Commentary

Entrepreneurial current events: November 28, 2011


Babs CarryerThere are a few things that I read recently that are of interest to us entrepreneurs:

  • Global advertising agency, Euro RSCG Worldwide named Pittsburgh’s tech community as one of the top five trends to watch in 2012.
  • Interesting article in the NY Times about the pull of the finance industry (Wall Street) on top-tier graduating students from Yale, Harvard, Stanford, etc. The article discusses the contradiction of students taking these jobs when what they want is to change the world. A group of Stanford students started a national student organization called Stop the Brain Drain committed to empowering more young people to solve America’s greatest challenges by combating Wall Street recruitment.
  • Another interesting article in the NY Times entitled “Generation Sell,” which talks about the ideal social form for the Millennial Generation being the small business: “Bands are still bands, but now they’re little businesses, as well: self-produced, self-published, self-managed.” The author goes on to say, “Our culture hero is not the artist or reformer, not the saint or scientist, but the entrepreneur.”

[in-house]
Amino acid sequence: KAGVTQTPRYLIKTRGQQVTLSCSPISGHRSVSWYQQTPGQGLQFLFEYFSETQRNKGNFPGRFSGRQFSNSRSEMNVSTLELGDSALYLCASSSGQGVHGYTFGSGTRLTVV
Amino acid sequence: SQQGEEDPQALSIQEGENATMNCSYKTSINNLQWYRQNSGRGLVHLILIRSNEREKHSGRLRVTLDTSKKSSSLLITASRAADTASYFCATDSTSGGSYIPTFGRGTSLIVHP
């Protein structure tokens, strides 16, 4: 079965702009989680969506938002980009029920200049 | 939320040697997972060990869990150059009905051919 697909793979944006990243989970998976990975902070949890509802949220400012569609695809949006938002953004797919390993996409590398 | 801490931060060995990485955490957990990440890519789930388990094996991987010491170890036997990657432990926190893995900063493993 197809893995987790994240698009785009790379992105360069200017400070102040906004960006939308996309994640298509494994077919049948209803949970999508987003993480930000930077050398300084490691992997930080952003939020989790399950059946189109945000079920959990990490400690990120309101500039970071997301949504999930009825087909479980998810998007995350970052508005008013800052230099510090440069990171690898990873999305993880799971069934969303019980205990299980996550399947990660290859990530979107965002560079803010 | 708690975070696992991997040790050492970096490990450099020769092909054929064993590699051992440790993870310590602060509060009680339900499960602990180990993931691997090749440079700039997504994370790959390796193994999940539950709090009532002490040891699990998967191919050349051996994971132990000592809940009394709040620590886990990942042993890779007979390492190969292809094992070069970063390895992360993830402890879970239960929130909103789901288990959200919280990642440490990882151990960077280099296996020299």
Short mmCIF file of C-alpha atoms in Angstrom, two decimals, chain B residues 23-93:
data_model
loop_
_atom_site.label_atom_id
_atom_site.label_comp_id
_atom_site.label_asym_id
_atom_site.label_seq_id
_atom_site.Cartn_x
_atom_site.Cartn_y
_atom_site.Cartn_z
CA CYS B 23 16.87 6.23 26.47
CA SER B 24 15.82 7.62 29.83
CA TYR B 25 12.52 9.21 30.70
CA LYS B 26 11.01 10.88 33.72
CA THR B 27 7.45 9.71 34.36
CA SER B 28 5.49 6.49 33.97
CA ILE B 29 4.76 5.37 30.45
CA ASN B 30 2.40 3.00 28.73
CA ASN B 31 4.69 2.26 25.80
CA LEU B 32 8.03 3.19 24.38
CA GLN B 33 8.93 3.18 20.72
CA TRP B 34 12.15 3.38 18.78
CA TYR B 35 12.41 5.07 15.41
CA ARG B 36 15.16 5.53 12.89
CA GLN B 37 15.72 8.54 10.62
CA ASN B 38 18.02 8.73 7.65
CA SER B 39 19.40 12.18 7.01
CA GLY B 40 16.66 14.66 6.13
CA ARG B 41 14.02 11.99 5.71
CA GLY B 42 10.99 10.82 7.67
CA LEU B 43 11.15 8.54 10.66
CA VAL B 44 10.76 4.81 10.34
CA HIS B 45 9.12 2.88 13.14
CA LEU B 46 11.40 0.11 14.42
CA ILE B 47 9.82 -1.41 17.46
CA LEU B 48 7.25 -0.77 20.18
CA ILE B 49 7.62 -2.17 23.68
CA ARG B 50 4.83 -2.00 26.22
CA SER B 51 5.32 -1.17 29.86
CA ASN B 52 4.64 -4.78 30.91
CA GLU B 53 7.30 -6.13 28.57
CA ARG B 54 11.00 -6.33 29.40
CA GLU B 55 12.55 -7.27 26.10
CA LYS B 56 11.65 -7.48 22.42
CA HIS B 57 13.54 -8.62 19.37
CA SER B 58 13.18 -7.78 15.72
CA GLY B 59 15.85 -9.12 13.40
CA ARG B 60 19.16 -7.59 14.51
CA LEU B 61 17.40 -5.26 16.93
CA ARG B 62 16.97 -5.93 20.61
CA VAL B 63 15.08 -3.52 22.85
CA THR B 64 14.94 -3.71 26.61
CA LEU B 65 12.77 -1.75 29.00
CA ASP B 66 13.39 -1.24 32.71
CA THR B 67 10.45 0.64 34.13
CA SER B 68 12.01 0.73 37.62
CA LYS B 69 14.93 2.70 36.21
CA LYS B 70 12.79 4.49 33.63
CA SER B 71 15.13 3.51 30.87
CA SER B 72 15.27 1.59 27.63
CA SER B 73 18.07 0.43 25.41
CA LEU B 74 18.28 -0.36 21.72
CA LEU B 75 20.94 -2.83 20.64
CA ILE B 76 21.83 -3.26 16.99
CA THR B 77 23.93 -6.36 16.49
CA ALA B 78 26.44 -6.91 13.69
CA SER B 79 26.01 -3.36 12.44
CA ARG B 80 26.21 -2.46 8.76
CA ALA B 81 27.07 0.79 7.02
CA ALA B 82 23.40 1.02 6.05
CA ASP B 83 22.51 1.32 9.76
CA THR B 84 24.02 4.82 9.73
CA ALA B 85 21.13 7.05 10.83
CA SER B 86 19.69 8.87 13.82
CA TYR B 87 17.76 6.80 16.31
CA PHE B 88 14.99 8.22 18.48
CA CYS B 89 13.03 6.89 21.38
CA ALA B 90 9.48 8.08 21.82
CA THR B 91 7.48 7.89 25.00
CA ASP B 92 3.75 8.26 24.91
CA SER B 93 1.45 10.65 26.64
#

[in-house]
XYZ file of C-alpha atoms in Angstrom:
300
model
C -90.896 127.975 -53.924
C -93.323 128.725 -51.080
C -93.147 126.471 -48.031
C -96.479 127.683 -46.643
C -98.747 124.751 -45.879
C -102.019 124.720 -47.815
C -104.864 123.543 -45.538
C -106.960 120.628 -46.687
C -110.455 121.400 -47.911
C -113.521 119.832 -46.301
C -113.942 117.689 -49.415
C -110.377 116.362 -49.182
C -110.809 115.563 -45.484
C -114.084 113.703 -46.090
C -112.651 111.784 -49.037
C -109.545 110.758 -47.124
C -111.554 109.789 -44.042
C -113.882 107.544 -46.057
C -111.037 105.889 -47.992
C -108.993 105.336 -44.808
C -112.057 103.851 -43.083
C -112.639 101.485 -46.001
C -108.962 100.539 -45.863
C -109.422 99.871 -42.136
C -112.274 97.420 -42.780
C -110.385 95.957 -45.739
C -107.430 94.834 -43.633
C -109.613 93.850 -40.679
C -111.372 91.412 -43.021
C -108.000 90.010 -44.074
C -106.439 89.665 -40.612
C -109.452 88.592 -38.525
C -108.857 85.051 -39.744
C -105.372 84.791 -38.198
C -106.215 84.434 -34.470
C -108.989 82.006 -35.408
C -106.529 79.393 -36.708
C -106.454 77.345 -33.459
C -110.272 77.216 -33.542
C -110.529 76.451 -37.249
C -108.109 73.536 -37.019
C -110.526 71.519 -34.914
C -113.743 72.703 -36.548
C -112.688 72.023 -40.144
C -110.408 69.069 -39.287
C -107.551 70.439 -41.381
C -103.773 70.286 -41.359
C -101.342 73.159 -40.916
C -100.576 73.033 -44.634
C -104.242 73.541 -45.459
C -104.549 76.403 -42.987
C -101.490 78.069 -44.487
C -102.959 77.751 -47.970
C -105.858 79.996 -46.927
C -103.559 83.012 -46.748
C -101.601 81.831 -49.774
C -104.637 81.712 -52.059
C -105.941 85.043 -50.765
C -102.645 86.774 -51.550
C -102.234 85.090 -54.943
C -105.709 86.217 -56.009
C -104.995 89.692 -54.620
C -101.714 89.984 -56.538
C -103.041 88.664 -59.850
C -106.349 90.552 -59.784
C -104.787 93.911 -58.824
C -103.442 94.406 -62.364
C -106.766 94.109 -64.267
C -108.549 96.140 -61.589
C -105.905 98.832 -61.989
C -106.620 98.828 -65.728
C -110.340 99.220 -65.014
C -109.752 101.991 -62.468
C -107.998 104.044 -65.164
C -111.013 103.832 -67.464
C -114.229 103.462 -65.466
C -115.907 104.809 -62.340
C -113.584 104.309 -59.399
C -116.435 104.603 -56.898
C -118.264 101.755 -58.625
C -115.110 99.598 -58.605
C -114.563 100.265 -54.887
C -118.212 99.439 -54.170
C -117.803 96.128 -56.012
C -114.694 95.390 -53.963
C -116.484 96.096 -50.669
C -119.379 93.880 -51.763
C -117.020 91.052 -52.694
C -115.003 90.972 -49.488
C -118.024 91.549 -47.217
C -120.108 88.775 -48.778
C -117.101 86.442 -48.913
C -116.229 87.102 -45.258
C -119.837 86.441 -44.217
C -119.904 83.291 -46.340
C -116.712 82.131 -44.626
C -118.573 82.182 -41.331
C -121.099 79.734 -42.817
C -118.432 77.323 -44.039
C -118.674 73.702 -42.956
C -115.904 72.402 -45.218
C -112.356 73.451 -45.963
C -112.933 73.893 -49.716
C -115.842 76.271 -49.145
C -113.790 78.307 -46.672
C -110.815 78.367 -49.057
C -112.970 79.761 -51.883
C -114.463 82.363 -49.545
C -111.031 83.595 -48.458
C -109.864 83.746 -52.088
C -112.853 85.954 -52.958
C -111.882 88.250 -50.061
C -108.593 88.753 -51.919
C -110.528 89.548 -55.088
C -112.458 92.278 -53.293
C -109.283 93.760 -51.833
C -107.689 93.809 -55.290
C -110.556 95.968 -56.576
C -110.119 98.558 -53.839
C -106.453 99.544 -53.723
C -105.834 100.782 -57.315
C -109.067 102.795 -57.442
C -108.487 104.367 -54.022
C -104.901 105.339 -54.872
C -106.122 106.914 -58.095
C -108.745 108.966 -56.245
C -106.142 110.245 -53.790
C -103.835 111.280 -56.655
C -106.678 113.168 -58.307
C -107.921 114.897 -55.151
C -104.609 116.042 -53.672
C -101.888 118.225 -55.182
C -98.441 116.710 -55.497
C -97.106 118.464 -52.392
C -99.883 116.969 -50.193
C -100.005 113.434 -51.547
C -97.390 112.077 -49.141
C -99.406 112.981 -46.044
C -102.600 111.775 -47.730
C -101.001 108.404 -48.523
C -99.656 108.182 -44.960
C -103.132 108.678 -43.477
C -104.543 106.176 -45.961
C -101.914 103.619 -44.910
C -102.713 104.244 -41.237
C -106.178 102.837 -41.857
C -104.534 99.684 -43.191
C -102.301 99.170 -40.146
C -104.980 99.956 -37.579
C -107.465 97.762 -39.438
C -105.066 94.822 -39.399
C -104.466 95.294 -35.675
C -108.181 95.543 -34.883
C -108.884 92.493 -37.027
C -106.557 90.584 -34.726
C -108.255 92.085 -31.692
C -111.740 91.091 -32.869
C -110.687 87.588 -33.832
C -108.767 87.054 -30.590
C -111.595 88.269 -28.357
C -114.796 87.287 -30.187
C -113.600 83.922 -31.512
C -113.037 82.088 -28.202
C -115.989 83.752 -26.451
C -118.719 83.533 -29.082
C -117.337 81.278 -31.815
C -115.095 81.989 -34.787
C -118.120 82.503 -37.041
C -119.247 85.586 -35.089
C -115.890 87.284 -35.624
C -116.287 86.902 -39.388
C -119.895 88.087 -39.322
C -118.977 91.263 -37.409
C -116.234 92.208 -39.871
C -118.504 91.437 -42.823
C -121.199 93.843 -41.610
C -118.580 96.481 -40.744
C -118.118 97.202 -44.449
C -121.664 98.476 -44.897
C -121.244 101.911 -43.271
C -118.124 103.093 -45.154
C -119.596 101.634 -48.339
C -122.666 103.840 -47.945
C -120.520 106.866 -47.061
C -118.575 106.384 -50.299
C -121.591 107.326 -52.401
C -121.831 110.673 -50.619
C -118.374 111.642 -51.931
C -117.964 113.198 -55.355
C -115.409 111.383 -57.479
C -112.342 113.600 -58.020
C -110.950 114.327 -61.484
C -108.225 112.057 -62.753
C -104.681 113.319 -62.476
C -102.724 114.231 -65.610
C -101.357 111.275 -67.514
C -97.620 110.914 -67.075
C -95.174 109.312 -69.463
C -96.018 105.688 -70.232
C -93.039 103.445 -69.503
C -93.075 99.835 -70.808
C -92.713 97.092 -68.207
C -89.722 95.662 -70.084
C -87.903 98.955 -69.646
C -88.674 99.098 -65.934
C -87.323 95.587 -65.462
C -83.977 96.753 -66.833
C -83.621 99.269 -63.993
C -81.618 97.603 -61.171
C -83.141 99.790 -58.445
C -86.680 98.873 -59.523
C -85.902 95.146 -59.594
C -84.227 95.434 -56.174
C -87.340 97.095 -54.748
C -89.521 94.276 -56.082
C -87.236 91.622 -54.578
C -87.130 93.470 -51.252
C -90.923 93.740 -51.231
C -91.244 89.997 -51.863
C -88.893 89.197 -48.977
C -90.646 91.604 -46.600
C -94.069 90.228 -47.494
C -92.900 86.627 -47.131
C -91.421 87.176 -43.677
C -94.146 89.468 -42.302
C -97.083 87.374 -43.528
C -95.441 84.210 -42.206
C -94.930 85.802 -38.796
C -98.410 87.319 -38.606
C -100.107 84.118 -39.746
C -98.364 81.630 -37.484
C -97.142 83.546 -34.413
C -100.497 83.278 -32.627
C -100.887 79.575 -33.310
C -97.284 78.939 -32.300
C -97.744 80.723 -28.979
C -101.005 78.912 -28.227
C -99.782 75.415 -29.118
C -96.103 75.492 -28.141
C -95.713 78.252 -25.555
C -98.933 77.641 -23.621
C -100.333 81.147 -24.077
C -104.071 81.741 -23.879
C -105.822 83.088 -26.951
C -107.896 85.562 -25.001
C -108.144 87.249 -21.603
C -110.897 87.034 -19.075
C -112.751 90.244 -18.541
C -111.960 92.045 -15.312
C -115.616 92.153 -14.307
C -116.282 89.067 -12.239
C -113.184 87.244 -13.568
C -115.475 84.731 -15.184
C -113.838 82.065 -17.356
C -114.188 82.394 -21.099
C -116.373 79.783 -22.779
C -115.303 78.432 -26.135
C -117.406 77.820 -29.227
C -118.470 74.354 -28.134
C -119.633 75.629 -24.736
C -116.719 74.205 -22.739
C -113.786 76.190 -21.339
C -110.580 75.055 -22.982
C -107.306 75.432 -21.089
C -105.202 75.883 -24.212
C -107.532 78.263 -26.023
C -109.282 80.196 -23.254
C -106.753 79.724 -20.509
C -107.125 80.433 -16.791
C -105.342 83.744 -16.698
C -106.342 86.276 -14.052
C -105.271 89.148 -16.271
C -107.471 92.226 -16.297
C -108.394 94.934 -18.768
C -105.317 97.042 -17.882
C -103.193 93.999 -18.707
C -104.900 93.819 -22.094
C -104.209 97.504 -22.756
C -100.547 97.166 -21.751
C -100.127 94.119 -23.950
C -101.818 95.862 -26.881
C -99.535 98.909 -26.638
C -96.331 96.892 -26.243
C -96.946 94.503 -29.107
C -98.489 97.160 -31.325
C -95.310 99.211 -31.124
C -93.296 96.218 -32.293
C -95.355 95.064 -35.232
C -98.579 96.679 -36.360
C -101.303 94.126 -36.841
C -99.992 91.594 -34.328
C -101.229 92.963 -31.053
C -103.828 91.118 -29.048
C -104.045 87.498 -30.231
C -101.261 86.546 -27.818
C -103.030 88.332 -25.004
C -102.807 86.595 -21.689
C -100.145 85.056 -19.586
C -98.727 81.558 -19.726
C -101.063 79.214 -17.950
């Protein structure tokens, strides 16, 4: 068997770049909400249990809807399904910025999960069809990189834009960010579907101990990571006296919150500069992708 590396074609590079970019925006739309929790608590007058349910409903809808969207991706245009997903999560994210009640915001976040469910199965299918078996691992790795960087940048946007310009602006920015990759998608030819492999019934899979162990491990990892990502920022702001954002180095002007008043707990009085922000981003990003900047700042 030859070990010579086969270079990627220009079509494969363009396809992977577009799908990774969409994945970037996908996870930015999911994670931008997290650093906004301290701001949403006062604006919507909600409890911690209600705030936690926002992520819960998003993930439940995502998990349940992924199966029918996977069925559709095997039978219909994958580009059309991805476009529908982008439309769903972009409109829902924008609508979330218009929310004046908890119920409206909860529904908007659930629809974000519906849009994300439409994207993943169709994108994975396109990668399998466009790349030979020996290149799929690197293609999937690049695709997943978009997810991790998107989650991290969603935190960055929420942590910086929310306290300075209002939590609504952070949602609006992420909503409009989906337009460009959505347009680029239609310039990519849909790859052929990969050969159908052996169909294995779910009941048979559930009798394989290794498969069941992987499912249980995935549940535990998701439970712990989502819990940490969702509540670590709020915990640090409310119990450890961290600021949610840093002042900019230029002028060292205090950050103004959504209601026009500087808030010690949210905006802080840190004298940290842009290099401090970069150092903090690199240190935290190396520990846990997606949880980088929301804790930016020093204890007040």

• Finally, my favorite article from recent reading is Jim Collins writing about his new book, “Great by Choice: Uncertainty, Chaos, and Luck – Why Some Thrive Despite Them All,” in the NY Times, “What’s Luck Got To Do With It?” The book is the result of a nine-year research study of some of the most extreme business successes of modern times. Collins examined entrepreneurs who built small enterprises into companies that outperformed their industries by a factor of 10 in highly turbulent environments. Collins calls them 10Xers. The NY Times article summarizes Collins’ point that the critical question is not whether you are lucky or not, but do you leverage luck – he calls it return on luck, or ROL: “Luck, good and bad, happens to everyone, whether we like it or not. But when we look at the 10Xers, we see people like Mr. Gates who recognize luck and seize it, leaders who grab luck events and make much more of them.” Collins goes on to say that “10Xers shine when clobbered by setbacks and misfortune, turning bad luck into good results.” He concludes that “resilience, not luck, is the signature of greatness.”
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